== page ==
The personal story below is intended for informational purposes only. The National Blood Clot Alliance (NBCA) holds the rights to all content that appears on its website. The use by another organization or online group of any content on NBCA’s website, including the patient stories that appear here, does not imply that NBCA is connected to these other organizations or groups or condones or endorses their work. Please contact firstname.lastname@example.org with questions about this matter.
My name is Amy Reck, I’m eighteen years old, and a student at Michigan State University. I had suffered a DVT (deep vein thrombosis or blood clot in the leg) last year, and found out that I have not only May-Thurner Syndrome, I also have Factor V Leiden. This is my story:
Two years ago in May, the week before I got out of high school for good, I was admitted to the University of Michigan hospital to undergo treatment of a DVT. I was only seventeen, so the major thought was that my birth control pills caused it.
However, after further investigation, it turned out that I had May-Thurner Syndrome (MTS) and Factor V Leiden. MTS is where a vein in the leg is compressed by an artery in the leg, which increases the risk of a DVT in the left leg.
Factor V Leiden is a common genetic condition that makes it more likely for you to have a blood clot.
My doctors talked over the options with my parents and I (since I was a minor), and we decided on the use of Thrombolytics, or lytics for short) (tissue plasminogen activator or tPA, for example). This treatment involved catheters being inserted into my veins to emit powerful medicine that dissolved the clot.
The treatment was scary and painful. At one point I had three different catheters in my veins: one down from my neck, one down my groin, and one up the back of my knee. I remember various parts of the procedures when they inserted them because I was not completely knocked out – only heavily medicated. It was extremely scary. I do not think there was a day in the hospital when I didn’t cry.
Along with the various catheters, I had IVs dispersing blood thinners as well. The count of tubes in my body at one point was 8. I was released after six days in the hospital, with Lovenox, Plavix®, and baby aspirin. I had to give shots of Lovenox into my stomach for a month and a half until my blood was thin enough to start taking Coumadin® instead. I have two stents (mesh tubes used to keep the veins open) in my leg where the vein was compressed. I will have to get a Venogram (X-ray tests of blood flow) three times more to check the stents and make sure everything is flowing okay before I am free and clear to live a completely normal life.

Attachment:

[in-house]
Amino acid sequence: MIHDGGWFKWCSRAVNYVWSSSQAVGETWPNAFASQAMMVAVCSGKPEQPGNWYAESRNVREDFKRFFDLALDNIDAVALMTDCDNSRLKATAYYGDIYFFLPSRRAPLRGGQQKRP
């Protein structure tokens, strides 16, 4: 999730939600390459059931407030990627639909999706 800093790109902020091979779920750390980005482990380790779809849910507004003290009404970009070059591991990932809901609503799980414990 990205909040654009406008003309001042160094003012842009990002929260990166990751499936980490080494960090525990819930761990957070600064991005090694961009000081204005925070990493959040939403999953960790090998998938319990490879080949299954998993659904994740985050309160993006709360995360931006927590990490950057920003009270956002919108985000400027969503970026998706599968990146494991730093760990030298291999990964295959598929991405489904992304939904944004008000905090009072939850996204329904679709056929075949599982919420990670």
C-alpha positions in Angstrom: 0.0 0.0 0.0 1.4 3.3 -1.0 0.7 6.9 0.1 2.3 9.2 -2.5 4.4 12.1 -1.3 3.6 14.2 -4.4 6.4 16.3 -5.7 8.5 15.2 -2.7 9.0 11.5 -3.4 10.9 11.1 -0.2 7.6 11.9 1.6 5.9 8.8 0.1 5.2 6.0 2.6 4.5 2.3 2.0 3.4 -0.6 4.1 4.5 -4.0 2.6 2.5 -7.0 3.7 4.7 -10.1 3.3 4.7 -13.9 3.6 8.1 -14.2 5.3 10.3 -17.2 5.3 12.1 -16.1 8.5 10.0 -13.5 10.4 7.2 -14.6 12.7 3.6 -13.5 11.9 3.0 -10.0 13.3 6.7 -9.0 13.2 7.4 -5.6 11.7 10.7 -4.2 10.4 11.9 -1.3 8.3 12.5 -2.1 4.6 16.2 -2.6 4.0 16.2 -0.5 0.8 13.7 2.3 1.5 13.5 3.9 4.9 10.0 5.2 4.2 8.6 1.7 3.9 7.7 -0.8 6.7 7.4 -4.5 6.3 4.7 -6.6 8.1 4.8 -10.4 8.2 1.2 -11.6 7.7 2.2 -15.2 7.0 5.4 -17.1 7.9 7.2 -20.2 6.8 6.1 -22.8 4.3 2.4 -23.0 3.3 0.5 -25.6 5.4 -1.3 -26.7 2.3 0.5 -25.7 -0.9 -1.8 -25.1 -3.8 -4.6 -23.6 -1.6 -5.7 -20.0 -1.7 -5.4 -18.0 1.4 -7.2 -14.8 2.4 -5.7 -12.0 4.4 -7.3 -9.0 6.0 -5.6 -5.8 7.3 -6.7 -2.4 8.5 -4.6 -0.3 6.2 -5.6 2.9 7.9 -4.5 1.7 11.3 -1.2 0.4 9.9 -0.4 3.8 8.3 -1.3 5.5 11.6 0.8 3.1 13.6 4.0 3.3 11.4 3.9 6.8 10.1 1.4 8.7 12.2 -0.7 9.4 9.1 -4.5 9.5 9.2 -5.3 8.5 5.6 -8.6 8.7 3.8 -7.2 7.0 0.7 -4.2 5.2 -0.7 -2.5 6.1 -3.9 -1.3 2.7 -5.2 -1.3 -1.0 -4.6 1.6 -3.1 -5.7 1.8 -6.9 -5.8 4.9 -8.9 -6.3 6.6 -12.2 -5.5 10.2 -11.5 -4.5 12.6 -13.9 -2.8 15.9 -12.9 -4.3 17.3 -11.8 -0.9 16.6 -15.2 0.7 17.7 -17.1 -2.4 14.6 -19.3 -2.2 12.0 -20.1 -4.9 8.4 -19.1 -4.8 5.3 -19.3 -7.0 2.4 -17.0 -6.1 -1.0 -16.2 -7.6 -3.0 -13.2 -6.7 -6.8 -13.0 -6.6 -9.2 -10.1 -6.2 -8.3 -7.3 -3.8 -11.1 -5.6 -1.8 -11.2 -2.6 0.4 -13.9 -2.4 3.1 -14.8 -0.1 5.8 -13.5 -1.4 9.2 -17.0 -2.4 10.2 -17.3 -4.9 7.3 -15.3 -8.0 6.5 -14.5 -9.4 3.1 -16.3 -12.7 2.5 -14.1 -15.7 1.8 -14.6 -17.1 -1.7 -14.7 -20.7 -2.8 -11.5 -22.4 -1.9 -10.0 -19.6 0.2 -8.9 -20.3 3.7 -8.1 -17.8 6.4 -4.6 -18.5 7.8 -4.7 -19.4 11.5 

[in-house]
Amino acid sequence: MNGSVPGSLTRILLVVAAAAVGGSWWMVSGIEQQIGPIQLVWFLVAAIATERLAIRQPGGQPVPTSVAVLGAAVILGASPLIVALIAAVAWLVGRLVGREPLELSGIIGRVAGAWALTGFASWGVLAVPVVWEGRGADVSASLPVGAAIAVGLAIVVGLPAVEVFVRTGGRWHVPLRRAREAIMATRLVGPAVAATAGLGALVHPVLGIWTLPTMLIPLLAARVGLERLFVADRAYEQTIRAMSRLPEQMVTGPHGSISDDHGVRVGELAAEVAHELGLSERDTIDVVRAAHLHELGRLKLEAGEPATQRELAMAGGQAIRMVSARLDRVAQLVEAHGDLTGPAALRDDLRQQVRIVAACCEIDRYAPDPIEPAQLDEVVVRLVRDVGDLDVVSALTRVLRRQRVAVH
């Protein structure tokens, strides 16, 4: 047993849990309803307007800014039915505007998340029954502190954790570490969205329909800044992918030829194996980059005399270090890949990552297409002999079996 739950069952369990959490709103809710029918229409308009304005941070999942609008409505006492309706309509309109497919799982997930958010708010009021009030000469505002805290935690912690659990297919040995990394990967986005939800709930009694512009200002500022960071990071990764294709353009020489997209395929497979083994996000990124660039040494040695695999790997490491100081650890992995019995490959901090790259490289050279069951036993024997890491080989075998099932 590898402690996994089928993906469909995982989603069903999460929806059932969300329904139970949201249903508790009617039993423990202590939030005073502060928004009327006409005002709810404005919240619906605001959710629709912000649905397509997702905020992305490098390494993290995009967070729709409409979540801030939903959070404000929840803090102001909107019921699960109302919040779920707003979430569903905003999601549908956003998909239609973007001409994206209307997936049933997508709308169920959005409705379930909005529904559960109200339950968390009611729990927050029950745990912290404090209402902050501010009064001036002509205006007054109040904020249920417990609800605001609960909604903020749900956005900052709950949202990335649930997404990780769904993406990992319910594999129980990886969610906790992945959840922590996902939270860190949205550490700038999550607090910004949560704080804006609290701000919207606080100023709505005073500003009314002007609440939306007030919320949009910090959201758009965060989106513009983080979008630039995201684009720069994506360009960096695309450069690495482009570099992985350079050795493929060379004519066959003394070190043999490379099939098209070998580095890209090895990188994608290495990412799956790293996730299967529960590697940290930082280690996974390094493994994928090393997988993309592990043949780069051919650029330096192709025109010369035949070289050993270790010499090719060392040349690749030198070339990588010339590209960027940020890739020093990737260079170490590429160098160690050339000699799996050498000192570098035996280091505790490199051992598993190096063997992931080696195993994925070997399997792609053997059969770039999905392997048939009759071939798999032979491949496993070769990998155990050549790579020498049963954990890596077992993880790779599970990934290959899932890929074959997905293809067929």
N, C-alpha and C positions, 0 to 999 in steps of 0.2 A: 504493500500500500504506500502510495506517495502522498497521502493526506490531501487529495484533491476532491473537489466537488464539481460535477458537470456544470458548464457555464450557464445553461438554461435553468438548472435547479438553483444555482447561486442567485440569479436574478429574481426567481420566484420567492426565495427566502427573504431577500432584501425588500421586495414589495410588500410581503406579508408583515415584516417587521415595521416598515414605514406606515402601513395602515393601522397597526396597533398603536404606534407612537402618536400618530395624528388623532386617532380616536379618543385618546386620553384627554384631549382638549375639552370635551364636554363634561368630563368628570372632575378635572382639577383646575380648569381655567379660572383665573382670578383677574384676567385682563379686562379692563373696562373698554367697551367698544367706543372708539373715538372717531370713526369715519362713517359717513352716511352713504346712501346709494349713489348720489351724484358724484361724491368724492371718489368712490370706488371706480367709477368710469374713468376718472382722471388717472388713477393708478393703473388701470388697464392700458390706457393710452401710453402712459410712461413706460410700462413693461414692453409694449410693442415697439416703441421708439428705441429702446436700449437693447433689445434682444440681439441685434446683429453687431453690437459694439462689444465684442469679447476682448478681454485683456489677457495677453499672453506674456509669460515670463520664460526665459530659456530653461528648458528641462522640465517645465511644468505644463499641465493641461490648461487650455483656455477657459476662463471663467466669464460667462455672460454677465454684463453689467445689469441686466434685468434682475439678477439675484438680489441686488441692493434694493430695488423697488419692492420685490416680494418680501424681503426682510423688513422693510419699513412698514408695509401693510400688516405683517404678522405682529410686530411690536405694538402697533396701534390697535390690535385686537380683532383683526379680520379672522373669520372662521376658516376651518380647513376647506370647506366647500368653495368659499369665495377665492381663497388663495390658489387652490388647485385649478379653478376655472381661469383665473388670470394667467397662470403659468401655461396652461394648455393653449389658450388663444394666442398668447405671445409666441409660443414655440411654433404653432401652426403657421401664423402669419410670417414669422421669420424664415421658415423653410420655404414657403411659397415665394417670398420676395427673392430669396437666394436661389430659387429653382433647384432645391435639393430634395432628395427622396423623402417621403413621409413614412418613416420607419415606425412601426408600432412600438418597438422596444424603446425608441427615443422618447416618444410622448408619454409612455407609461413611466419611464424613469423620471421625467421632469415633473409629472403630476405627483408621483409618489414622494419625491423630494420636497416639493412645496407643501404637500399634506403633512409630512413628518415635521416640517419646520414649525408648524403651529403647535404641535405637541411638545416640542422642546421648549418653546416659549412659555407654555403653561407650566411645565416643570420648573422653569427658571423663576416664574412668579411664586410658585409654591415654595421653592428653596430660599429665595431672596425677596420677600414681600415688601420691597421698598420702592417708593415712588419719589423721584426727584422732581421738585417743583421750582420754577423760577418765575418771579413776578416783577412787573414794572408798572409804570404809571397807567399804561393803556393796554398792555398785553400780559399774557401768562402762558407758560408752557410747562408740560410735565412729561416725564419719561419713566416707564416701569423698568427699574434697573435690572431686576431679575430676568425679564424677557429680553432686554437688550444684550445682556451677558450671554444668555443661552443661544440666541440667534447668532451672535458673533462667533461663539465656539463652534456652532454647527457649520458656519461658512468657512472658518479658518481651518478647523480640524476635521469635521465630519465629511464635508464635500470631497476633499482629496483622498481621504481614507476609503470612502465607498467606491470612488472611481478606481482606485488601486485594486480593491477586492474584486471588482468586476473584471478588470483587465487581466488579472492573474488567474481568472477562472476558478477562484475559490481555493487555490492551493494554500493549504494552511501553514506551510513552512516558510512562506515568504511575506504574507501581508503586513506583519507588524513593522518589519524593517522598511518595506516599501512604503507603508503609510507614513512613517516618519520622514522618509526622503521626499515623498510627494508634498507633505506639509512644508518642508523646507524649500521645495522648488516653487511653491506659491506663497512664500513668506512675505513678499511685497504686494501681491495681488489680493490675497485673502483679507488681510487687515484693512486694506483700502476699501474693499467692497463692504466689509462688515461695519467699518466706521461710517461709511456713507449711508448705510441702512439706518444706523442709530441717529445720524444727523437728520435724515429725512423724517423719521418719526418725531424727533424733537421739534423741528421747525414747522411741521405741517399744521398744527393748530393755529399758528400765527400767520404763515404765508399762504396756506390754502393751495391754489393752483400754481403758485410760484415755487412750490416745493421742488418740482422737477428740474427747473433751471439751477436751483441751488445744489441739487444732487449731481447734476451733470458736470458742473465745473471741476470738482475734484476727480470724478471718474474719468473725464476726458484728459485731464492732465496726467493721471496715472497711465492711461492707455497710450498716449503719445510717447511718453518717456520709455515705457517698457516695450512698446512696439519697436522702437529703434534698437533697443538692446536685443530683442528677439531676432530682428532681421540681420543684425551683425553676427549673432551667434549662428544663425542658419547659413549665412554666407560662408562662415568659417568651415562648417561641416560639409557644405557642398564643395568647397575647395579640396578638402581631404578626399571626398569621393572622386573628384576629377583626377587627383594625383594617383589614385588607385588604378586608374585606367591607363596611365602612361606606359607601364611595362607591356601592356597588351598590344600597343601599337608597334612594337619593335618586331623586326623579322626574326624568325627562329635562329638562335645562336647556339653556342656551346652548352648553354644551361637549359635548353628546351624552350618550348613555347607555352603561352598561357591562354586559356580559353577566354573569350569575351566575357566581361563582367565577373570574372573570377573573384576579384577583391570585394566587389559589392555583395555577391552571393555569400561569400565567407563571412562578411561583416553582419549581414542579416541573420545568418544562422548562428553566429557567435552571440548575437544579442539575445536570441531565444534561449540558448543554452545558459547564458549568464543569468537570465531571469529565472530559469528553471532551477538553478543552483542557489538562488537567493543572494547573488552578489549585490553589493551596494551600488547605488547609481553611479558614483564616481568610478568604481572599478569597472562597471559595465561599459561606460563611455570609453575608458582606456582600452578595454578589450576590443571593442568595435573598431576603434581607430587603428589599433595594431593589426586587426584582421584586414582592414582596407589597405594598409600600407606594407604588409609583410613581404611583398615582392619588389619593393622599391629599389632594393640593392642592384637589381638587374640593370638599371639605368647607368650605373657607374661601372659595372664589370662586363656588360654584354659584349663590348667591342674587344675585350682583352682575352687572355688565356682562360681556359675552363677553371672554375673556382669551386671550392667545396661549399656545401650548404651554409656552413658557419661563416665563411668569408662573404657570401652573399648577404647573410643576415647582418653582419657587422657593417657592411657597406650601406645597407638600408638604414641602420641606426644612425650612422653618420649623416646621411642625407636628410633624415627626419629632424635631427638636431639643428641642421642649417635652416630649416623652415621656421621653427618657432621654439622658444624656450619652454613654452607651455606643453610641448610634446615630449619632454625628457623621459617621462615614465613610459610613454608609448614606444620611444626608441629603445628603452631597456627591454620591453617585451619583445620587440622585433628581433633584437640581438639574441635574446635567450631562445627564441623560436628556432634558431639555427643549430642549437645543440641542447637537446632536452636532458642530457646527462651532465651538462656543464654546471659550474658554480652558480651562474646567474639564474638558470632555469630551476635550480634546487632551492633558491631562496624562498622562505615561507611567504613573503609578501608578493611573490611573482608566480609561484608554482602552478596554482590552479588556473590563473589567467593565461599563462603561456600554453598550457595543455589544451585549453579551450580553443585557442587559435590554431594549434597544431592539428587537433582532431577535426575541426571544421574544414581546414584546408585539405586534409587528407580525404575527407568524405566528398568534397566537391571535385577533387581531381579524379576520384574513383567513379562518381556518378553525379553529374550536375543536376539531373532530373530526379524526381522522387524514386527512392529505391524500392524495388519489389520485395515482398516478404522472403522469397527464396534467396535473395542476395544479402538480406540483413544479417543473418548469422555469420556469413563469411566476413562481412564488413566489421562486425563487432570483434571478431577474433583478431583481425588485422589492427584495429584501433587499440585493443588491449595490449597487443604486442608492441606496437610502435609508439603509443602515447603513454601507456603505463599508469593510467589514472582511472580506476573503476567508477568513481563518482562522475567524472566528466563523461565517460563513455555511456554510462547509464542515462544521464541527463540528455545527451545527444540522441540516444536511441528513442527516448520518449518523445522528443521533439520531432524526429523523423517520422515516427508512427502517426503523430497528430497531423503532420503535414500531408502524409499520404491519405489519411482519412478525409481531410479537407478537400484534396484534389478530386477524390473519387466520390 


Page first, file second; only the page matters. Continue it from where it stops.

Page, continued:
Being at college is hard; Because of my blood thinners I bruise really easily. Of course I am underage so I’m not allowed to drink; But if I chose to drink I could get dangerously thin blood. Other than those few set backs, I’m living a normal life, I get my INR checked once a week, and have learned to not be afraid of needles. I cannot take hormonal birth control for the rest of my life, but that’s easy to overcome thanks to the IUD.
The experience was scary and awful, but I learned that I am stronger than I thought I was, and that I can get through anything with support from my family. I just want to open up the channels of communication to anyone who has had to go through what I did. It was scary and I wish I had someone to talk to that went through the same thing I did.
Take Home Messages:
- Teenagers do get blood clots. Blood Clots can affect anyone at any age.
- MTS is rare, but it can happen and people usually don’t know they have it until they get a DVT in their left leg.
- Factor V Leiden is not rare, but people usually don’t know they have it until they get a DVT or PE
- Taking hormonal birth control increases your risk of blood clots, especially if you have Factor V Leiden.
- Blood clots change your life a little but make you stronger.
- Family support is very helpful when you go through the experience of a blood clot.